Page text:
“This campaign focused on convincing doctors that they shouldn’t worry about addiction, so the medical community was taught to believe that addiction to opiates was relatively rare,” said Andrew Kolodny, the director of Physicians for Responsible Opioid Prescribing.
The pitch was convincing, Kolodny said, because no doctor wants to believe that they’re keeping a patient in pain unnecessarily. By 2001, OxyContin had exceeded more than $1 billion in sales, and by 2003, nearly half of the doctors prescribing OxyContin were primary care physicians, according to a 2004 report from the Government Accountability Office.
“As prescriptions began to take off, it led to an epidemic of opioid addiction,” Kolodny said. “We all became much more likely to have opioids in our homes, so it created a hazard.”
“We have now this incredibly unusual public health crisis that’s essentially caused by physicians, caused by the health care industry,” said Meldon Kahan, the medical director of substance use services at the Women’s College Hospital in Toronto.
In 2007, Purdue and three of its top executives pleaded guilty to misleading doctors, regulators and patients about OxyContin’s risk of addiction. The company agreed to pay more than $600 million in fines. In 2010, Purdue developed a version of the drug that was harder to crush and snort or inject than the original, aimed at deterring abuse. In April, the FDA banned the original OxyContin and all of its generic versions from hitting the market.
Purdue Spokesman Raul Damas wrote in an email statement to The Huffington Post that “like any public health issue, opioid abuse is the result of many factors, not just one drug or one company.” Brand-name OxyContin represents a small share of oxycodone-based drugs on the market, and Purdue has taken steps to curb the addiction epidemic, like paying for addiction hotlines and working with law enforcement to help them better identify pills that are frequently abused.
“The recent increase in heroin abuse is an unfortunate result of many different factors, and what often gets lost is that prescription opioids play an important role in helping patients and physicians address the very real issue of chronic pain.” Damas wrote. “Purdue has led the development of abuse-deterrent opioids, but these efforts need to be complemented by public education and treatment, so that we address demand, as well as supply.”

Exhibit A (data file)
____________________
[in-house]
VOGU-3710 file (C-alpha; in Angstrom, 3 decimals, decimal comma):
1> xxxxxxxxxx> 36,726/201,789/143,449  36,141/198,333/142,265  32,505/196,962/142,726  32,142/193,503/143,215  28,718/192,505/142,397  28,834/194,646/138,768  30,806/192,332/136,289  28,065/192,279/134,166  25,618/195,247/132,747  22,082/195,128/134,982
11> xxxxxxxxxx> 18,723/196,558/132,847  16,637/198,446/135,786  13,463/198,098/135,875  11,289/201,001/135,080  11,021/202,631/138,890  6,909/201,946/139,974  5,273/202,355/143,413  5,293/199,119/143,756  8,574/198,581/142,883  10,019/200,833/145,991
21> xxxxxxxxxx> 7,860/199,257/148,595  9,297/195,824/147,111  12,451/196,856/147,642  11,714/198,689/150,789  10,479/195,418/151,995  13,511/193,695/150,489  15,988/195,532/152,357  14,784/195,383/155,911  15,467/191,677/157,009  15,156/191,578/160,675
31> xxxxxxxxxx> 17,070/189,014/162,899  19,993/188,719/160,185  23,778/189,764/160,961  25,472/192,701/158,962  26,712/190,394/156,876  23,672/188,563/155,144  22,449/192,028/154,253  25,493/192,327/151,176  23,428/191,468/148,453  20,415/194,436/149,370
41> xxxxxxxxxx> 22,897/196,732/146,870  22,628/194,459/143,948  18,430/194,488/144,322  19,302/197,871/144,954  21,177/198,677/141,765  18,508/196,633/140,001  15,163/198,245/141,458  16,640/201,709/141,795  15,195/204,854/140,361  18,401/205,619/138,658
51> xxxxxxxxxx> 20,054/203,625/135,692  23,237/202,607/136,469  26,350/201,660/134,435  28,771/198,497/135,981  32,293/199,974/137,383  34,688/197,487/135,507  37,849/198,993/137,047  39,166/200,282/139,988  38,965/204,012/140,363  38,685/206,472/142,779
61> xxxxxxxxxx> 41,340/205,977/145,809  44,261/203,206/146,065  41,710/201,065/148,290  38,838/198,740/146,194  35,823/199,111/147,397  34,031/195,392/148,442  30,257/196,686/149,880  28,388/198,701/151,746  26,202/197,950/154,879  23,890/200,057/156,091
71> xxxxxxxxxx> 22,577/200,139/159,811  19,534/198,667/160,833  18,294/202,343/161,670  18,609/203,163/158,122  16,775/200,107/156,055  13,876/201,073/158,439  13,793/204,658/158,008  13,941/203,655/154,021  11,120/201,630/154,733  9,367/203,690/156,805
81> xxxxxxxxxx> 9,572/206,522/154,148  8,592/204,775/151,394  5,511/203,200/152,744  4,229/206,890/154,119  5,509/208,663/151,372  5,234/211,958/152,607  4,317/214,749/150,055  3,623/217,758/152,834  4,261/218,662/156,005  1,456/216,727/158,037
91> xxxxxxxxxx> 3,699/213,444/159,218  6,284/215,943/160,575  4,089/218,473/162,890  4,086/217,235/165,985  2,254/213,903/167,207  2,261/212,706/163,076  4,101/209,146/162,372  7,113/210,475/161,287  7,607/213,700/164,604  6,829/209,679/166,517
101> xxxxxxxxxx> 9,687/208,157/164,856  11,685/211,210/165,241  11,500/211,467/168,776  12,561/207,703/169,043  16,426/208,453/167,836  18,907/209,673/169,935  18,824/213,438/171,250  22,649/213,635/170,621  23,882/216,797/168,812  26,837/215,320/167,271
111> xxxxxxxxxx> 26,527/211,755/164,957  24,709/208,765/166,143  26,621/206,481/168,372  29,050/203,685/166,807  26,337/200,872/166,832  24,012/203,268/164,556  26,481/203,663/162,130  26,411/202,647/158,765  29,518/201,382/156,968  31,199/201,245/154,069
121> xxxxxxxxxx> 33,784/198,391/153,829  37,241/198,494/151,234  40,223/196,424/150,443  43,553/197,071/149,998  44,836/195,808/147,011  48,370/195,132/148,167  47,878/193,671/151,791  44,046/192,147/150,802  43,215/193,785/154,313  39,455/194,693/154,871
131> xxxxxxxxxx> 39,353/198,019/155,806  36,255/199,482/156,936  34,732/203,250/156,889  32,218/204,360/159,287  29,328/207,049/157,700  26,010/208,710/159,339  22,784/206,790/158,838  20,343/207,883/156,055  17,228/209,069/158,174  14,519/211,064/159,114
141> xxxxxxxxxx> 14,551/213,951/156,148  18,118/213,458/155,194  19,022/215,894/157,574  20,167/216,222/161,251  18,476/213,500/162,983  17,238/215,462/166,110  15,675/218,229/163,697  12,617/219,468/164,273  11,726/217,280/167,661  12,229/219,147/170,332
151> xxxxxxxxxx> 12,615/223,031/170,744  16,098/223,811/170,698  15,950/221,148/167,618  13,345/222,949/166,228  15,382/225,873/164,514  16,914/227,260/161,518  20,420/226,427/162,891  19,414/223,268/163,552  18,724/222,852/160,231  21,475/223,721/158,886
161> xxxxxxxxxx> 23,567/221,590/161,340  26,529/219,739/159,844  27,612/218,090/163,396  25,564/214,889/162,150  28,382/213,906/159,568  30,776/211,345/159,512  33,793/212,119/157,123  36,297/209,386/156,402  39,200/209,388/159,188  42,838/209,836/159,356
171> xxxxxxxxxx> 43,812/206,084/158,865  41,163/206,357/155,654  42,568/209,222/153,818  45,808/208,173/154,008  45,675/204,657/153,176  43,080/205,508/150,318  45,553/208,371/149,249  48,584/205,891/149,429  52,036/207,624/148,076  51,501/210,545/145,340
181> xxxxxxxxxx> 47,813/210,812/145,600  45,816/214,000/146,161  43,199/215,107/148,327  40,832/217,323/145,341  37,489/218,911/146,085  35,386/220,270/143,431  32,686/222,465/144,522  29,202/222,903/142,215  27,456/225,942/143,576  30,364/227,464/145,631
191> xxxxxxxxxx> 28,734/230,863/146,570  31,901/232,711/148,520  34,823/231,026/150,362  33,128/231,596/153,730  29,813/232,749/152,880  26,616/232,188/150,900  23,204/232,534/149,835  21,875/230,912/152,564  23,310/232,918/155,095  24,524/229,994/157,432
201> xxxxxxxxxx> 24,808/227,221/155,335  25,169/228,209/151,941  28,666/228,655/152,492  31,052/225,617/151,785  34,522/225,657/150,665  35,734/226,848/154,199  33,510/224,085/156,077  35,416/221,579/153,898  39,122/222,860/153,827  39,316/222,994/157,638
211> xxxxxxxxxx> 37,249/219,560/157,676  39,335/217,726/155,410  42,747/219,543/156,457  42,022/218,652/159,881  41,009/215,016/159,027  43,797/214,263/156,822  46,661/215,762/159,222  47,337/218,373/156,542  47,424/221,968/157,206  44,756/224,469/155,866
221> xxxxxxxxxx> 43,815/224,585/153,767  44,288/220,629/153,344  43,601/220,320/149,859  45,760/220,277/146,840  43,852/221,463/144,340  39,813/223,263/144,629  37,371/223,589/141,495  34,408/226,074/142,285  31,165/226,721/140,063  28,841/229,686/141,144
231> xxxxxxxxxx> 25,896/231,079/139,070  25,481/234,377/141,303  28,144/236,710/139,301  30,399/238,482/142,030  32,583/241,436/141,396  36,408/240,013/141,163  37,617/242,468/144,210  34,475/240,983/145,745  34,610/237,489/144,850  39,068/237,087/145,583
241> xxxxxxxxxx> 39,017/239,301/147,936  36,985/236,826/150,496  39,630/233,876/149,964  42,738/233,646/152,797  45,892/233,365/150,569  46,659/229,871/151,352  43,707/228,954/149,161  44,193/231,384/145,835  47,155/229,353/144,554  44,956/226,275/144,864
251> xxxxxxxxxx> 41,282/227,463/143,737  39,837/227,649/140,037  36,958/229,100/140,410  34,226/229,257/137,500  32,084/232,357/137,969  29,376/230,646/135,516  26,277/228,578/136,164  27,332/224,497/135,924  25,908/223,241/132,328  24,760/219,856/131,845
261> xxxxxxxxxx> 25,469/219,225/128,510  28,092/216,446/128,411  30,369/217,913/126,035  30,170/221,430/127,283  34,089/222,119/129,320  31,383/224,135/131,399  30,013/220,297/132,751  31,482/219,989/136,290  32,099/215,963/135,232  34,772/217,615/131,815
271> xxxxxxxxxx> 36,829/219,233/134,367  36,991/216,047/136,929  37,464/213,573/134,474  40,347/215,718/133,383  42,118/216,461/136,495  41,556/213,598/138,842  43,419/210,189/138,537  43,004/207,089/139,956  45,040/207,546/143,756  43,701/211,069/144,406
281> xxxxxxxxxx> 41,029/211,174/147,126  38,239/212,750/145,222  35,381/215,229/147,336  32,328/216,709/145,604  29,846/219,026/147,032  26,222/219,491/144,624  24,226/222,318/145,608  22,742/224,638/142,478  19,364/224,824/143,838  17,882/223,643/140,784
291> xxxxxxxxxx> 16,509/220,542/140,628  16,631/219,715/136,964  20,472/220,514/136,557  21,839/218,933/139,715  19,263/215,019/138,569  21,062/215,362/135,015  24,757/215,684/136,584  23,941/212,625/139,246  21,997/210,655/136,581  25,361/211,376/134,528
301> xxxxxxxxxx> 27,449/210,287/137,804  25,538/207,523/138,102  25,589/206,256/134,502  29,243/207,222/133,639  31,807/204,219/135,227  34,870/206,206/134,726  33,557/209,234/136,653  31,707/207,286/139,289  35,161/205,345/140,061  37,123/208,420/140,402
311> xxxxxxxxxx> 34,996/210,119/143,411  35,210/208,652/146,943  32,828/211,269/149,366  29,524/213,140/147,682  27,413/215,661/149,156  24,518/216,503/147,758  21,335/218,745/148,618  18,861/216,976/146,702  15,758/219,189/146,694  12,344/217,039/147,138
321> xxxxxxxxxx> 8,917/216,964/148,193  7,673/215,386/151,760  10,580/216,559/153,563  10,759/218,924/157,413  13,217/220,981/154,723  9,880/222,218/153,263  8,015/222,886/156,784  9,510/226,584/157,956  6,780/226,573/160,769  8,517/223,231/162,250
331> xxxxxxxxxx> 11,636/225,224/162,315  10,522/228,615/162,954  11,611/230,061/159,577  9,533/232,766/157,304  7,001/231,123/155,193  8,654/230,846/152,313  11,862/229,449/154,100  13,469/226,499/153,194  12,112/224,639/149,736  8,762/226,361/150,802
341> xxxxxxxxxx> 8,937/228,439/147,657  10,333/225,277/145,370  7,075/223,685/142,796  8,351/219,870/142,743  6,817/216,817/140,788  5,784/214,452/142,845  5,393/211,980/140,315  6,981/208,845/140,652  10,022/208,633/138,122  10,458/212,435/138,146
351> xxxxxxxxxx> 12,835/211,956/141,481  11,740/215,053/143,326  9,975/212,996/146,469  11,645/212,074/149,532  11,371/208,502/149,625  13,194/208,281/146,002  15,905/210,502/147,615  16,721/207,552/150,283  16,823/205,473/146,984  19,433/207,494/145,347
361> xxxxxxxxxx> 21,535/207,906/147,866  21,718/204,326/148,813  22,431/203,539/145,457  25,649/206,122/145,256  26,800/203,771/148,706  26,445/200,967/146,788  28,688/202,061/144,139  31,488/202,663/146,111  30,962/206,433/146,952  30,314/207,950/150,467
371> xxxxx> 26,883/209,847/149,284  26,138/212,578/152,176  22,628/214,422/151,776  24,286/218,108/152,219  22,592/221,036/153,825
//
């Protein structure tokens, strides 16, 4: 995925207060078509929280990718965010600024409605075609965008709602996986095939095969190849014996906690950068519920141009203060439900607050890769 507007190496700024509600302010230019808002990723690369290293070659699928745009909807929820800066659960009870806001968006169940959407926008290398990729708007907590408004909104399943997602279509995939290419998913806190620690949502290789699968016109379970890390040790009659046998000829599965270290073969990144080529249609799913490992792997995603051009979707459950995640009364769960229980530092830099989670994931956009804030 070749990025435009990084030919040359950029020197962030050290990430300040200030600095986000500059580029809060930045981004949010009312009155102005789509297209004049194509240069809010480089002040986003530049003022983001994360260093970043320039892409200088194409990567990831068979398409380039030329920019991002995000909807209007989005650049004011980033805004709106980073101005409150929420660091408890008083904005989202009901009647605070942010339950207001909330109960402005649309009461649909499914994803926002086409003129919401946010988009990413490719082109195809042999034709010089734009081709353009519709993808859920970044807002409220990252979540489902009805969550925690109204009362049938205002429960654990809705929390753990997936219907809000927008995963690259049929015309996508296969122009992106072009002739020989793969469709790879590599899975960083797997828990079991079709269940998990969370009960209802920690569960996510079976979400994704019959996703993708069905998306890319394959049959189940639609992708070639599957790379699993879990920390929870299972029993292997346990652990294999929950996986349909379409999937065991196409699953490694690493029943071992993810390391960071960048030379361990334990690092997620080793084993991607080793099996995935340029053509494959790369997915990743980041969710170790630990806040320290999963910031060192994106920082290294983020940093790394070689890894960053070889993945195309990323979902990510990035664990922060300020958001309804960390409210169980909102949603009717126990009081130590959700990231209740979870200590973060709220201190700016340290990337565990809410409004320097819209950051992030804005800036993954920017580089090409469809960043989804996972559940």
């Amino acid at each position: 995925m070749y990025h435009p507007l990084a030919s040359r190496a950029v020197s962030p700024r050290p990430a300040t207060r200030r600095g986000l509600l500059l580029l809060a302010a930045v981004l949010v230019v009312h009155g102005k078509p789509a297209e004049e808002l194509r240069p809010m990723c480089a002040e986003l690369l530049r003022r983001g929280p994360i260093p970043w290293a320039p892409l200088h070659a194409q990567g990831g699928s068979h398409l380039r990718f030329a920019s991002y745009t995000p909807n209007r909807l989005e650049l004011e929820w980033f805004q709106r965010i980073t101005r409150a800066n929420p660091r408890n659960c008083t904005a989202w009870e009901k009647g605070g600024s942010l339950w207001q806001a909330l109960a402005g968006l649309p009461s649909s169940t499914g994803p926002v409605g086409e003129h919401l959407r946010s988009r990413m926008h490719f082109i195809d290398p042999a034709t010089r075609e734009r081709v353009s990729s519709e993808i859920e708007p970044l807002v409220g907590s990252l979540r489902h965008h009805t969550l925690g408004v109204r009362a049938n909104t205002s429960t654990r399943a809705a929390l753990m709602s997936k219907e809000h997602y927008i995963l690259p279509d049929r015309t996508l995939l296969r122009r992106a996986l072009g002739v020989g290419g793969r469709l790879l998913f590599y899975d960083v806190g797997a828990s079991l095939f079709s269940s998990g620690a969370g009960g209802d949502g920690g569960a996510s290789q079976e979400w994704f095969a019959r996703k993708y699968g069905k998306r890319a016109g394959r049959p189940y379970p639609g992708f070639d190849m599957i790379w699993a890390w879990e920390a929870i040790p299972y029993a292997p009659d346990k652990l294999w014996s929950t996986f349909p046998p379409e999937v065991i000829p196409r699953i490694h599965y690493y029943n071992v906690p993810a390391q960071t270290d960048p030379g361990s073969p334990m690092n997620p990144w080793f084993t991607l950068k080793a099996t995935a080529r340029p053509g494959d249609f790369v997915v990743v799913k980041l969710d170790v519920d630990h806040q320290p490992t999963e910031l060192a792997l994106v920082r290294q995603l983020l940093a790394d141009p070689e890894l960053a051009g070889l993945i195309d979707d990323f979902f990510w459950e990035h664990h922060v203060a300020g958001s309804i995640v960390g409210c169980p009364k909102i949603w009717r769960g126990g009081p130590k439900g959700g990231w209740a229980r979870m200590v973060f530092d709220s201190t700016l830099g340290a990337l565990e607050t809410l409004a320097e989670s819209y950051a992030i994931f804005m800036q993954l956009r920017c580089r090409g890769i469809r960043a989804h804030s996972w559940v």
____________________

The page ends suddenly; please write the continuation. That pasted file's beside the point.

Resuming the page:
People typically become addicted to the prescription pills in one of two ways, Kolodny said. The majority of younger users, like Arielle, find the pills lying around at home or at friends’ houses. But the other demographic suffering from prescription painkiller addiction — middle-aged Americans — typically get the pills from their doctors for things like chronic back or head pain. Once their bodies adjust, their doctors have to up the doses to mitigate the pain.
Betty Tully experienced this phenomenon firsthand. She went to her doctor in January of 2001, looking for a fix for the pain that had plagued her lower back for decades. Tully’s doctor said he had just the thing, a new “miracle drug” that could help her pain without putting her at risk of addiction. He started her on 20 milligrams of OxyContin. Soon, she was asking for more, so he upped her doses.
“By June, I was an absolute zombie. I couldn’t work anymore, I couldn’t drive my car anymore. I left my car running one day on the street,” the former real estate agent said. “I was calling his office and screaming that I needed this medicine.”
By the end of 11 months, Tully was on 280 milligrams of OxyContin per day. The mother of two, who had held down jobs since she was 12 years old, refused to leave the house for fear she’d miss a dose and go through terrible symptoms of withdrawal like nausea and profuse sweating. When she decided to get clean, it took her six years to completely get off the drug, and she says she’s lucky she was able to finally kick the habit. Indeed, according to Kolodny, “middle-aged women getting pain pills from doctors” are dying from overdoses at some of the highest rates in history. In 2010, 40 percent of U.S. drug overdose deaths were women, many of whom died from abusing prescription pills.
“I should be among those statistics,” Tully said. “There’s not many people that can take that much and be breathing every day.”
CORRECTION: Language was changed to clarify that while 40 percent of drug overdoses in 2010 were women, not all of them died from taking prescription pills.